Ã¢â‚¬Â¦but first a bit of background.
Last Fall I was looking for a replacement for my Raleigh hybrid, specifically something that would take the edge off the bone-jarring rides I was enduring on some rather poor roads. I didnÃ¢â‚¬â„¢t want a front suspension but I figured a resilient steel frame and big tires would help smooth out the bumps. The bike I settled on was a 2009 Kona Smoke 2-9.
The Kona Smoke is an inexpensive bike (list $425) with low end components, however I was buying it mainly for the frame and the ability to run big tires. The first thing I did when I got home, even before riding it, was to change out the crankset, bottom bracket, front and rear derailleurs, cassette, and seatpost. I rode it 5 times in November of 2008 and that was it.
Now that I had a new bike I ordered a motor kit for the Raleigh which consisted of a Bafang geared front motor, 36V/15A controller, 36V/9Ah SLA battery pack in a tote bag, rear trunk bag and throttle. I immediately re-laced the motor into a new rim with Wheelsmith DH13 spokes. I first hit the road with the bike in early February 2009 and chalked up 909 miles by early May (see bike review here http://www.endless-sphere.com/forums/viewtopic.php?f=6&t=8579
). I liked the bike but I wanted to try a direct drive motor. I had ordered a rear
9C motor kit from E-BikeKit but decided not to use it. Later I purchased a front
9C motor from the same guys which I intended to install on the Kona bike. However I first wanted to do a direct comparison to the Bafang so I installed the Nine Continent motor/wheel on the Raleigh using the same 36V/15A controller and 36V/6A LiMn battery pack made up of 3 Bosch Fatpack battery packs (see here: http://www.endless-sphere.com/forums/viewtopic.php?f=14&t=7569&start=75#p147245
) which replaced the SLA pack a month earlier.
I liked the pairing of the Raleigh with the 9C motor so my original plan changed and I decided to install the orphaned Bafang motor on the KonaÃ¢â‚¬Â¦and thus the Smoke-E was born. To handle the larger 700 x 47 tires I laced the little motor into a Sun Rhyno Lite rim, reusing the 258mm DH13 spokes from the previous Sun CR18 build.
The controller is a 36V model I got from E-BikeKit.com which I modified to reduce the current from 22A to a bit over 15A. I may choose to upgrade to a 48V battery in the future and this controller can handle it. The controller is handlebar mounted because itÃ¢â‚¬â„¢s just so darn convenient. For a throttle I chose the same Bladez trigger throttle I used on the previous ebike (see here; http://www.endless-sphere.com/forums/viewtopic.php?f=2&t=8026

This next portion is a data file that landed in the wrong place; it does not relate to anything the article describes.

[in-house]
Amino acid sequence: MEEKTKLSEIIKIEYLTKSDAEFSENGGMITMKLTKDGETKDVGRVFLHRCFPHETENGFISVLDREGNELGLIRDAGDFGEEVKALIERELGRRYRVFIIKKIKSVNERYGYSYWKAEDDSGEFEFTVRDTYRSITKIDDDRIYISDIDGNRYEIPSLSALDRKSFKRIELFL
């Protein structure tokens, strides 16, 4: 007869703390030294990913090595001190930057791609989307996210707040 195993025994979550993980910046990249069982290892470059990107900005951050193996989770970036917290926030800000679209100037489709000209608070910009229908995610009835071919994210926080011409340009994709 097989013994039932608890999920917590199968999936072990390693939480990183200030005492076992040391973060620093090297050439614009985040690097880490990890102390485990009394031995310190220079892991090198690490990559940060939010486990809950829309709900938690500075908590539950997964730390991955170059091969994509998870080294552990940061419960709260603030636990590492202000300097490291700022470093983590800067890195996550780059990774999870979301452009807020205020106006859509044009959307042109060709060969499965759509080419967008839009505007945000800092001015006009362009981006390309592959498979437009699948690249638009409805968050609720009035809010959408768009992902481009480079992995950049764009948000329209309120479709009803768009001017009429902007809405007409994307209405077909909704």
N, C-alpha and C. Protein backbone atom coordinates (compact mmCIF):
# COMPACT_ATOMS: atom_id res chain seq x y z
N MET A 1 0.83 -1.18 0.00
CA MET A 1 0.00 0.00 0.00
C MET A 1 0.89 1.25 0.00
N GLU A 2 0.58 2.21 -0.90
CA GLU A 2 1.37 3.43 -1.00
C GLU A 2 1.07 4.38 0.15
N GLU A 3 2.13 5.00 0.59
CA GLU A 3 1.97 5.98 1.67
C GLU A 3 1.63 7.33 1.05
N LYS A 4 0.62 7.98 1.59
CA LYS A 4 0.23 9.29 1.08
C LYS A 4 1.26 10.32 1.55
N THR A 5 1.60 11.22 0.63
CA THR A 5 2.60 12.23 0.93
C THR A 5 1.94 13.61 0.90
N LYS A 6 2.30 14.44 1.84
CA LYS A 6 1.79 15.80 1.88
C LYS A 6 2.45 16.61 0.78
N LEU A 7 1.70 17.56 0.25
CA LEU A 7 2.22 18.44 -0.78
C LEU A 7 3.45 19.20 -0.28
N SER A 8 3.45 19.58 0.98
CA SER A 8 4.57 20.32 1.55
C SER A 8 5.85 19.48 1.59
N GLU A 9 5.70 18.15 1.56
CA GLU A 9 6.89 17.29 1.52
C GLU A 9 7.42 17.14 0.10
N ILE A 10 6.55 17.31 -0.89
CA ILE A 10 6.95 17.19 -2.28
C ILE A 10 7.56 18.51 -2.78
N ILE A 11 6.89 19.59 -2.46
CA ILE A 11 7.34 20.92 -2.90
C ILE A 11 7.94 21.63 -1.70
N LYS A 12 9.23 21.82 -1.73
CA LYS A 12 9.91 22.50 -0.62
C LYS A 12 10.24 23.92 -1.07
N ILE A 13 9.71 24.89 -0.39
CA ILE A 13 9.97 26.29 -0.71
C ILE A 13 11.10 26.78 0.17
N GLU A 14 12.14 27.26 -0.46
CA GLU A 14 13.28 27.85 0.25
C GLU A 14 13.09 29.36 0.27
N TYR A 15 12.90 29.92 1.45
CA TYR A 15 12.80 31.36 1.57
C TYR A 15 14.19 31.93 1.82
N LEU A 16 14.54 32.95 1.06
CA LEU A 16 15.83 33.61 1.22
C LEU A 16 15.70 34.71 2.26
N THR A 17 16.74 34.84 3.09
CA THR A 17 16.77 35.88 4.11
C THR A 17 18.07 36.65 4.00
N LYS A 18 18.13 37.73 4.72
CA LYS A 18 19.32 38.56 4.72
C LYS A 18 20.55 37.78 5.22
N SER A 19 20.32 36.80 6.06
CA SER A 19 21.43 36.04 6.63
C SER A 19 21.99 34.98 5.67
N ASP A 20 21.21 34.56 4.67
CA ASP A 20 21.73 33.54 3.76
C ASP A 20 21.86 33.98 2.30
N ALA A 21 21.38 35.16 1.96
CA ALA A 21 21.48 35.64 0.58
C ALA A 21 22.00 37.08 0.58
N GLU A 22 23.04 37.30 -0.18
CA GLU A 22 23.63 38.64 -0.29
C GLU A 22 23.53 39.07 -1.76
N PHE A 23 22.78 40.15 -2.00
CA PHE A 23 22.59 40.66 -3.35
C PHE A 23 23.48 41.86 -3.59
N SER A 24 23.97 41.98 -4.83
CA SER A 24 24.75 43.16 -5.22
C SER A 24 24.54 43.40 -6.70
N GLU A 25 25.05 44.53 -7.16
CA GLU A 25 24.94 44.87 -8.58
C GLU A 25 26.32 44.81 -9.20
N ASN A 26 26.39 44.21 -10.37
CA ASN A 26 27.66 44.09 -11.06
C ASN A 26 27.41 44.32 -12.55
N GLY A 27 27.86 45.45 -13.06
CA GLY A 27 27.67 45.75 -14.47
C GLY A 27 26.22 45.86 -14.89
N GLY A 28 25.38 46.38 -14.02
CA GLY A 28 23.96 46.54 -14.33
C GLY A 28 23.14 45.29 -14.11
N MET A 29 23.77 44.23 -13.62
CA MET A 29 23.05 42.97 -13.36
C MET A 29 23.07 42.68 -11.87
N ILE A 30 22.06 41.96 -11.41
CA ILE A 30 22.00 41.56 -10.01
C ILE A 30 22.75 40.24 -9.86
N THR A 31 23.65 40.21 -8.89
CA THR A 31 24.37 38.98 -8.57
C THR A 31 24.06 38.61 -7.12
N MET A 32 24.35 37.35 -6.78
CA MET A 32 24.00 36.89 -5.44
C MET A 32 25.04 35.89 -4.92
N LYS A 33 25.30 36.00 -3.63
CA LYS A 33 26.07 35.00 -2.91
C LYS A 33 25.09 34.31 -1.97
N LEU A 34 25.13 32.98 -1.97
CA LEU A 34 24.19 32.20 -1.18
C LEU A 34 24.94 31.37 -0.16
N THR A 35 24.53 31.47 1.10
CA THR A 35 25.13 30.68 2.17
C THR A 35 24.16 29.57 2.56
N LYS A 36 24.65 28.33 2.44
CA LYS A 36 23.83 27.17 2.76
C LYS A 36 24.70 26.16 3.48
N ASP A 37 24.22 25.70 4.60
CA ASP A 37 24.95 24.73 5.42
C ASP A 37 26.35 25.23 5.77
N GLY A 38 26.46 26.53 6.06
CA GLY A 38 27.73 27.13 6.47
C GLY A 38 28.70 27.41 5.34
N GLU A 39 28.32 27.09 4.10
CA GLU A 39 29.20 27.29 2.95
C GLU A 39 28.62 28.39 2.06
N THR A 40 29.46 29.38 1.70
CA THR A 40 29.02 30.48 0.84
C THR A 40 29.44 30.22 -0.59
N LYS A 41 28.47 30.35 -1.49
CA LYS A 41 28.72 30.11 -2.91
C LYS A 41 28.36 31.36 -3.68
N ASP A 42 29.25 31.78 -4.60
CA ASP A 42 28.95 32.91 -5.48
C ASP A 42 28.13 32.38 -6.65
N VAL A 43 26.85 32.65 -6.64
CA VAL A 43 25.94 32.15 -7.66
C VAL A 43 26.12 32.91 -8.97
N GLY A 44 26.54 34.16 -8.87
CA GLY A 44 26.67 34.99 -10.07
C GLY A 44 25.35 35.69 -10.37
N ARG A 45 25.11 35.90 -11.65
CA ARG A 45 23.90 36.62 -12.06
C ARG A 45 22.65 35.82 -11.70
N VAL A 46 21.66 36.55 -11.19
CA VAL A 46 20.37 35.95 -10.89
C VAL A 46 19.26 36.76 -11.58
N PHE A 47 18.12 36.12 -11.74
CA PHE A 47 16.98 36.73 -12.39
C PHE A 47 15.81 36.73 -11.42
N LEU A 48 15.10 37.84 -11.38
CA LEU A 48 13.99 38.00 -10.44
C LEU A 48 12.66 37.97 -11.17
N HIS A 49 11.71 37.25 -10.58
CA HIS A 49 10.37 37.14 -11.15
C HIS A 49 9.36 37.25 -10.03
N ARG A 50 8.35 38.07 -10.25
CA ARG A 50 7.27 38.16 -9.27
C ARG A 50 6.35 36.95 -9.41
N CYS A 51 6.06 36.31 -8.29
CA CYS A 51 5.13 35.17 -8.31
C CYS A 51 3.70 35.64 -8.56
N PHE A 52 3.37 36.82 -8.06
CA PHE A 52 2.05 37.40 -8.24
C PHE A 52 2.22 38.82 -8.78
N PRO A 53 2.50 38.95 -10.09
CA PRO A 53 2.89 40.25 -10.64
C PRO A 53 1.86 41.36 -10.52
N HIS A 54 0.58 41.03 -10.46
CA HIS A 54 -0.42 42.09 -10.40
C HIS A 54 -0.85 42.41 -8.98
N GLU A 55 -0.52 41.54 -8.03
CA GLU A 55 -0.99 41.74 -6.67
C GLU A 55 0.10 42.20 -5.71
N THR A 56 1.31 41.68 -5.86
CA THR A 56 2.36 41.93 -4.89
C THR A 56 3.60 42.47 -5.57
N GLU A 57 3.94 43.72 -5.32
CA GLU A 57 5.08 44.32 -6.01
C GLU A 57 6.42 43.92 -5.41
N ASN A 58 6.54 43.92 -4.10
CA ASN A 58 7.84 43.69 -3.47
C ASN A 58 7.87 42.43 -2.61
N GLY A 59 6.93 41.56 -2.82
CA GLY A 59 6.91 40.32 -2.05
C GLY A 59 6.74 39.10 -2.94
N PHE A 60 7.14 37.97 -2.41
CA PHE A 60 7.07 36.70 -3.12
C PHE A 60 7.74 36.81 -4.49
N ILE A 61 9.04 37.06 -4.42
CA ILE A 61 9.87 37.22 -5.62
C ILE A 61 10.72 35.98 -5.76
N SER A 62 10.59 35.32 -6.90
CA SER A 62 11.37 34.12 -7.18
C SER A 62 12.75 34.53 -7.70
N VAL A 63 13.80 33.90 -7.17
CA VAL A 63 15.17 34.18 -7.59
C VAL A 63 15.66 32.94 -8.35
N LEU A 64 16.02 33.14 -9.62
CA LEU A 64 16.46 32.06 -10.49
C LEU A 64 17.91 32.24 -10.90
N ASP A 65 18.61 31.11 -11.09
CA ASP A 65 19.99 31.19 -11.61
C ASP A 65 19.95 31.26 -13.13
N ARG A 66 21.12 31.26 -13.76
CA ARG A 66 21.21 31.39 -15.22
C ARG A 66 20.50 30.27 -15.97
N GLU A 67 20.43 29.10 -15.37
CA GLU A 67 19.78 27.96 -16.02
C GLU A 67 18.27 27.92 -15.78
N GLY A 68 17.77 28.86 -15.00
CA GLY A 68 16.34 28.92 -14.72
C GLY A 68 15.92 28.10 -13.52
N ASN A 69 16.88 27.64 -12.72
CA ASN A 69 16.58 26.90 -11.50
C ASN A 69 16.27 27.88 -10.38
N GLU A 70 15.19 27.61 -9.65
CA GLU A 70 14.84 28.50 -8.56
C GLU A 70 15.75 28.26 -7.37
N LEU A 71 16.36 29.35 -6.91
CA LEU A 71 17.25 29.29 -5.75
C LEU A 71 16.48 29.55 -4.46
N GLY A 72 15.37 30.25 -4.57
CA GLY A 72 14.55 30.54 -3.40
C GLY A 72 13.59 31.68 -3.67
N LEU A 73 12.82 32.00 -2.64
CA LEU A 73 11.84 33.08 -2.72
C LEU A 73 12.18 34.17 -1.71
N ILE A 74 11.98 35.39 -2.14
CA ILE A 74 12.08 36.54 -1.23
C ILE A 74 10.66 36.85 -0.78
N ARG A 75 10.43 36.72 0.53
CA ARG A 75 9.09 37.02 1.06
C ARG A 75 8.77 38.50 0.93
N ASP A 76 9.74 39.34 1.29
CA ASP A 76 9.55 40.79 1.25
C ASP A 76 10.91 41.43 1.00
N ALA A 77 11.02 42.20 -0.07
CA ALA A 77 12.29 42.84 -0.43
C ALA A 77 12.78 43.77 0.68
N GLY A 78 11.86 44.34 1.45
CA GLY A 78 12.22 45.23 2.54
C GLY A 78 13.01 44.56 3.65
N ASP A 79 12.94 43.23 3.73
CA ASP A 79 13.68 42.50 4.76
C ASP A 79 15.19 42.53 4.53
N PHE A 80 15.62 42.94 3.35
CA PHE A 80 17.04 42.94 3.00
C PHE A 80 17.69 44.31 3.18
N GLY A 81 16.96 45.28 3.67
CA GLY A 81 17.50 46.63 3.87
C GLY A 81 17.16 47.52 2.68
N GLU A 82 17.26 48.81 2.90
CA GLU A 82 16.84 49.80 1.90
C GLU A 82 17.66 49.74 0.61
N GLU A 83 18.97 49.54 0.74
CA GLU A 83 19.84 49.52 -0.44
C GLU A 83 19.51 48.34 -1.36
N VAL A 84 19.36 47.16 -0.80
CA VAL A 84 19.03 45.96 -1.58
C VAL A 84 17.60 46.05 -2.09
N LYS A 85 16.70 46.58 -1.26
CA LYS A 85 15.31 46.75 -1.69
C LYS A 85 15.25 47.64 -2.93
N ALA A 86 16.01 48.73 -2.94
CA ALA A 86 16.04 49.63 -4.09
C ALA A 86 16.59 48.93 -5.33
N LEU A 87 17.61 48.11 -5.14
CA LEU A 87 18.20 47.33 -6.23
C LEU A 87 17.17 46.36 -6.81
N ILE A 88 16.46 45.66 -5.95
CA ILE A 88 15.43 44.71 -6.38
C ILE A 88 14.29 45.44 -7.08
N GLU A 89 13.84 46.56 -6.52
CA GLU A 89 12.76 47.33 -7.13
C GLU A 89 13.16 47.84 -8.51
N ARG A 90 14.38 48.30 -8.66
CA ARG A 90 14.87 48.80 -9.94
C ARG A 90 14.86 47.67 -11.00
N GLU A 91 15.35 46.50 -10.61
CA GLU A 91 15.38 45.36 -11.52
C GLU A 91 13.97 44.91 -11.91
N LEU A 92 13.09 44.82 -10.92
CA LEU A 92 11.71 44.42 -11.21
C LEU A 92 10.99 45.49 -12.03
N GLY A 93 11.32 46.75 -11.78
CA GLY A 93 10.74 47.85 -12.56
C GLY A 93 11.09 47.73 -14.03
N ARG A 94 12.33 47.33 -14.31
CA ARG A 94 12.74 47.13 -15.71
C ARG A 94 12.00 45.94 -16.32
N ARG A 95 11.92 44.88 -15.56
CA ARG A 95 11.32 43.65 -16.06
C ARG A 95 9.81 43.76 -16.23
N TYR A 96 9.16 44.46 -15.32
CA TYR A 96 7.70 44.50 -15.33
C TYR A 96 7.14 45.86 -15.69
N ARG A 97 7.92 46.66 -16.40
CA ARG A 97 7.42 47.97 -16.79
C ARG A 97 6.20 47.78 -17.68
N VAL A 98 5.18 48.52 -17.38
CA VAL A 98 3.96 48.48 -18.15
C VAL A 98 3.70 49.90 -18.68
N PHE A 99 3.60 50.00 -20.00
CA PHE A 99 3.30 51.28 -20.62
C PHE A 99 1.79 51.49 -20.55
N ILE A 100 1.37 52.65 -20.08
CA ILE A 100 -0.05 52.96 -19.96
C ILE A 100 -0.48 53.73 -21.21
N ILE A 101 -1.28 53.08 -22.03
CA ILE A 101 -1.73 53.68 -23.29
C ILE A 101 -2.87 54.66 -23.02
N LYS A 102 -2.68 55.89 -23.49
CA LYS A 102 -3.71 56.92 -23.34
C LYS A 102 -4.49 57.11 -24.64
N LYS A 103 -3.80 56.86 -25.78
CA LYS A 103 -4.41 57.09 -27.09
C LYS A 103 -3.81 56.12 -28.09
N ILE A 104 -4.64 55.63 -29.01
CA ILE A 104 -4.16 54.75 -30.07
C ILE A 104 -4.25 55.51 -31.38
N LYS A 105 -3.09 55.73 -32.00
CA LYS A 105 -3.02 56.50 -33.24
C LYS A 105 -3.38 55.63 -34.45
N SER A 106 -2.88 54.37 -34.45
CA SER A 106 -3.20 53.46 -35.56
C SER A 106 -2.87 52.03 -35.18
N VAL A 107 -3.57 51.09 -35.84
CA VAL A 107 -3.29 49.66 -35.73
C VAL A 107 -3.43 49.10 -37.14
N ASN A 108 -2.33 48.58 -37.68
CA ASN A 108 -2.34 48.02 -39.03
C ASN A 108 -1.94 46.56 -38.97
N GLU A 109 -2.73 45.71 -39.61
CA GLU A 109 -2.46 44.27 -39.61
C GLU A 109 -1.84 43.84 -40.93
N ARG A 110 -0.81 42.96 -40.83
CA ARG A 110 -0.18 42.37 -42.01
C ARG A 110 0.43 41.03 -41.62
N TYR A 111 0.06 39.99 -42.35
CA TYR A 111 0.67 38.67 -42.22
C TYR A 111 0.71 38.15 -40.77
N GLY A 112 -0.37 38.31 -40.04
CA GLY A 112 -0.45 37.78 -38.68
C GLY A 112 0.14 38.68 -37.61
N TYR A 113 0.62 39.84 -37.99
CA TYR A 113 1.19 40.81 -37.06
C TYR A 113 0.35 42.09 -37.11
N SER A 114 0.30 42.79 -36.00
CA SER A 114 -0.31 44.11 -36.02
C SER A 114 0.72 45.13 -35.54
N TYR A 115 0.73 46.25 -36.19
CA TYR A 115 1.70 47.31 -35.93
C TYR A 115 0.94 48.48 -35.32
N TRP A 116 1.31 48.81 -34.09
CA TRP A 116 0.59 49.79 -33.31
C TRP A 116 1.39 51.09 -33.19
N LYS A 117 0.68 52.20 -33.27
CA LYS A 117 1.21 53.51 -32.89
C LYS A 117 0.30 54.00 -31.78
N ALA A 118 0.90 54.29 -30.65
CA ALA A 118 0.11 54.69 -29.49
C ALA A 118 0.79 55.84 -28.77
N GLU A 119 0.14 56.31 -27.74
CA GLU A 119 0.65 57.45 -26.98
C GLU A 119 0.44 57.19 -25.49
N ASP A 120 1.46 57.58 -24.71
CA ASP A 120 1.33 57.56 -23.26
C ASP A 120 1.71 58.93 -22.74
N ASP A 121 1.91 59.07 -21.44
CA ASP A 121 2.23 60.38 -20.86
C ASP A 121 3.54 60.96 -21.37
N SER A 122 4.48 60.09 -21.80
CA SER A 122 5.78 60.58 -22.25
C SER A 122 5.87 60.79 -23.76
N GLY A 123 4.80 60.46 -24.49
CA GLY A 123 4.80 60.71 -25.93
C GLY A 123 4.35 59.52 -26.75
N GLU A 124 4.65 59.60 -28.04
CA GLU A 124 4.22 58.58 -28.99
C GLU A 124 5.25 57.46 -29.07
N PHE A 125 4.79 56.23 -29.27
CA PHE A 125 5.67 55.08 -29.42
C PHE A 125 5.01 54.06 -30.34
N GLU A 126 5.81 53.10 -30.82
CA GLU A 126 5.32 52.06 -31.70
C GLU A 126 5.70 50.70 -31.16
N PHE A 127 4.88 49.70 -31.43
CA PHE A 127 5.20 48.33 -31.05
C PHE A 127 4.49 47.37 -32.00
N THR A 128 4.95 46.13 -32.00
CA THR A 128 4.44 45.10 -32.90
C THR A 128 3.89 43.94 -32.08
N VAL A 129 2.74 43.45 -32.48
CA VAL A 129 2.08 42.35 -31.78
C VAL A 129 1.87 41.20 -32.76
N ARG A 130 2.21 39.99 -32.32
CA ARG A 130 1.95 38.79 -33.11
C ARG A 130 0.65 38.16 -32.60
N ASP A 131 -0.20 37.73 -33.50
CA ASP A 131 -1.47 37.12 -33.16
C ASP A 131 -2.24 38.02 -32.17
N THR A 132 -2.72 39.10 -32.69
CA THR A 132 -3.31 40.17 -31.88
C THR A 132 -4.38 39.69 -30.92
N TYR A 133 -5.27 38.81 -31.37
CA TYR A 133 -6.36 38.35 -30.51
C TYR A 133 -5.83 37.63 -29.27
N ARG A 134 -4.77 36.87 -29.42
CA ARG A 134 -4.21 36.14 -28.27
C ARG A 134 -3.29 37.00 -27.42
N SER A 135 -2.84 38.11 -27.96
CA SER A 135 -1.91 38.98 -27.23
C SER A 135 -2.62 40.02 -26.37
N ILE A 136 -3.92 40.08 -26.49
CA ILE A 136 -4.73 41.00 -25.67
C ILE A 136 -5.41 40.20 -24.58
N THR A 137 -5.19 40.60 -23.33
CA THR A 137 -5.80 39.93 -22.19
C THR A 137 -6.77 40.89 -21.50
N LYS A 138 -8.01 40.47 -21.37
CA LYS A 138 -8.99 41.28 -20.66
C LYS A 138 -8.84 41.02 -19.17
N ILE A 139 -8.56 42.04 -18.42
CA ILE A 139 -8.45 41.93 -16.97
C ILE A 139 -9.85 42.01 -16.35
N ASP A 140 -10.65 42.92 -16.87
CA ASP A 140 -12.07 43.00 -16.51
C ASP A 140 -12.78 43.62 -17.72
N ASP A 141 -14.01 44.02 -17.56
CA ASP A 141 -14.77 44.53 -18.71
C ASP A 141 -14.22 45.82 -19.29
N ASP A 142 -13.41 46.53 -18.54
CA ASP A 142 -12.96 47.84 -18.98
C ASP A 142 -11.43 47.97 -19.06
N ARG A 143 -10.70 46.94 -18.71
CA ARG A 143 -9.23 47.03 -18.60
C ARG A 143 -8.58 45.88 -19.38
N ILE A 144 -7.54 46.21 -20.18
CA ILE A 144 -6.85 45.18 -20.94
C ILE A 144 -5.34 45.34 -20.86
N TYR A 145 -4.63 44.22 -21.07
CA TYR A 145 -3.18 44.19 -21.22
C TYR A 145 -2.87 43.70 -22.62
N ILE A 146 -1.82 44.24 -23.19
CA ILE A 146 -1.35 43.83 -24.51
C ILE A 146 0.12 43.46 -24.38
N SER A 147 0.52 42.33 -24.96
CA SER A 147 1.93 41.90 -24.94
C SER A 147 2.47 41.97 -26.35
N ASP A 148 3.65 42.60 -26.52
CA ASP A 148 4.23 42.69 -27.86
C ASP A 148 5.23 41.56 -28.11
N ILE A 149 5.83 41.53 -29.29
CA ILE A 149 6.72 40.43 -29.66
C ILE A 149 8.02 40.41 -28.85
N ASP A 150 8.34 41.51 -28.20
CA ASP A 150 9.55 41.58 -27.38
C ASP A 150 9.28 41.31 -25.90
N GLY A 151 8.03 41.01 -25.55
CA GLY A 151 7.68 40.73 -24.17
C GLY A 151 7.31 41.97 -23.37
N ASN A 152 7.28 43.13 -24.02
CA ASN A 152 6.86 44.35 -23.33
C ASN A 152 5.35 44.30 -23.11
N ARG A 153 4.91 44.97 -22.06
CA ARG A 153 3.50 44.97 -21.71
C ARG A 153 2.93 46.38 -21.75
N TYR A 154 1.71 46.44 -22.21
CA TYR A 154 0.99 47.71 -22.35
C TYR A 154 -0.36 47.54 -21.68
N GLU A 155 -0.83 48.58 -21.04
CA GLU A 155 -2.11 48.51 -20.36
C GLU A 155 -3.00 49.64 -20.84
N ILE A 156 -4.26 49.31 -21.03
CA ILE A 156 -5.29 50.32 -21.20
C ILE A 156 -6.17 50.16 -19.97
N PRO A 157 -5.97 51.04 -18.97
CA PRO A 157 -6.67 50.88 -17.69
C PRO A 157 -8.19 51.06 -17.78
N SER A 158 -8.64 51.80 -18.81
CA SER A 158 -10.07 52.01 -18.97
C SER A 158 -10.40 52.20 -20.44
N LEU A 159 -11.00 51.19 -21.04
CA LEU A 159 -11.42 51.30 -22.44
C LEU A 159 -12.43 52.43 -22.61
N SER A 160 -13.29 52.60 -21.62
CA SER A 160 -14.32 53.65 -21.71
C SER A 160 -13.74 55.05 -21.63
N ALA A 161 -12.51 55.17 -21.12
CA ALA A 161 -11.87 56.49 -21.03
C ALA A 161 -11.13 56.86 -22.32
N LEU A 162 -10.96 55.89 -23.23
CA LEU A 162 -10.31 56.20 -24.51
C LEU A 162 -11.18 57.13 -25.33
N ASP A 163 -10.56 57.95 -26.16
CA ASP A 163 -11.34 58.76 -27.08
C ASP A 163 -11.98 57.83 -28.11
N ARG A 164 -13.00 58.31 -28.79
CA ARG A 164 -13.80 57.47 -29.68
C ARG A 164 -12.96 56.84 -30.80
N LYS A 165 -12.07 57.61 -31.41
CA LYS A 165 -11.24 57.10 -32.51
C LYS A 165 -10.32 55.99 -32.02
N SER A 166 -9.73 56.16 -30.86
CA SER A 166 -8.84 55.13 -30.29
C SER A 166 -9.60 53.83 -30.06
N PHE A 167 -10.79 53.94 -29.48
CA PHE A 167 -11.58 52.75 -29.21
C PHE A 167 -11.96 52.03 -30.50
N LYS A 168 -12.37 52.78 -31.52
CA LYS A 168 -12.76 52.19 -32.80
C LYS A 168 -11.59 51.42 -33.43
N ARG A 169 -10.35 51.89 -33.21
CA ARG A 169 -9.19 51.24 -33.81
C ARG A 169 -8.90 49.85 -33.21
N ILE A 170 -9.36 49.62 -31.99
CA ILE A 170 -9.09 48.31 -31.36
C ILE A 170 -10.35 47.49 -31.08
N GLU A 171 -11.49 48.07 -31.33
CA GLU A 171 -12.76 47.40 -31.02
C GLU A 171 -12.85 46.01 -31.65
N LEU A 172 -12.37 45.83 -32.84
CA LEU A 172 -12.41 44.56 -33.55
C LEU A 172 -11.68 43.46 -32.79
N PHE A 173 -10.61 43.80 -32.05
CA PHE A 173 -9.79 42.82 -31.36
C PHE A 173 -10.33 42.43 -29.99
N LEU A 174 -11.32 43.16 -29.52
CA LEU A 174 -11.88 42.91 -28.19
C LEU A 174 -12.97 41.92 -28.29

) which necessitated removing the stock SRAM left shifter. A Ã¢â‚¬Å“5 speedÃ¢â‚¬Â thumb shifter I picked up from Nashbar.com for a buck now controls the front derailleur for the current 2x8 setup though I may go to a 1x9 arrangement in the future and eliminate it completely.
In the rear I opted for a Topeak Explorer rack and their DX (w/rigid sides) trunk bag with the slide on MTX system. I made a little switch box with a momentary pushbutton and 220 ohm resistor bypass to pre-charge the controller along with a 12V/50A toggle switch from RadioShack. A red LED indicates the power is on.
I took the bike out for a short shakedown ride. I came back and relocated the speedometer to the right fork as it was getting interference from the controller. I also replaced the 8 speed chain with a 9 speed chain because the 8 speed master link was interfering with the Deore LX rear derailleur roller wheels.
With the battery charged up a bit but not quite full (40.6V) I headed out again. While this bike is set up quite similar to the Raleigh I have been riding exclusively this spring the differences were immediately apparent. The most noticeable item is the handlebars, at about 2 inches higher on the Kona, which makes for what feels like a night and day difference in stance. The big tires on the Kona inflated to 40psi front/50psi rear really do soak up the bumps and overall the bike simply exudes stability.
The tires on the Kona have a 2% greater circumference compared to the Raleigh (47 vs. 35), thus the no load speed increased as you would expect, from 21.4 to 21.8 mph (at 41.3V). Out on the road the speed seems a little higher than I expected at close to 18.0 mph compared to low 17Ã¢â‚¬â„¢s when on the Raleigh. The difference might be owed to the fact that I lopped 4 feet out of the motor phase power cable for a custom fit to the controller or the controller itself or a little bit of both. In any event there was some assist available throughout the ride up to 20 mph.
Something I was very happy about was that the motor did not exhibit the vibration under load that was apparent when it was mounted on the Raleigh. Some might say itÃ¢â‚¬â„¢s the controller but I used this same model for a while on the Raleigh so I can only conclude itÃ¢â‚¬â„¢s either the wheel build, though I did each myself using the same parts and pattern, or more likely itÃ¢â‚¬â„¢s the super stiff straight front forks on the Kona compared to the slender, curved forks on the Raleigh. Whatever, it feels like a new motor.
I concluded the inaugural ride after 18.7 miles with an average speed of 17.0 mph and 6.7Wh/mile of power used or about spot-on what I would have expected when the motor was on the Raleigh. The ride quality of the Kona however is smoother and the brakes are more powerful. Well itÃ¢â‚¬â„¢s only one ride but this combo of the Kona Smoke 29Ã¢â‚¬â„¢er and the little Bafang motor is a nice package.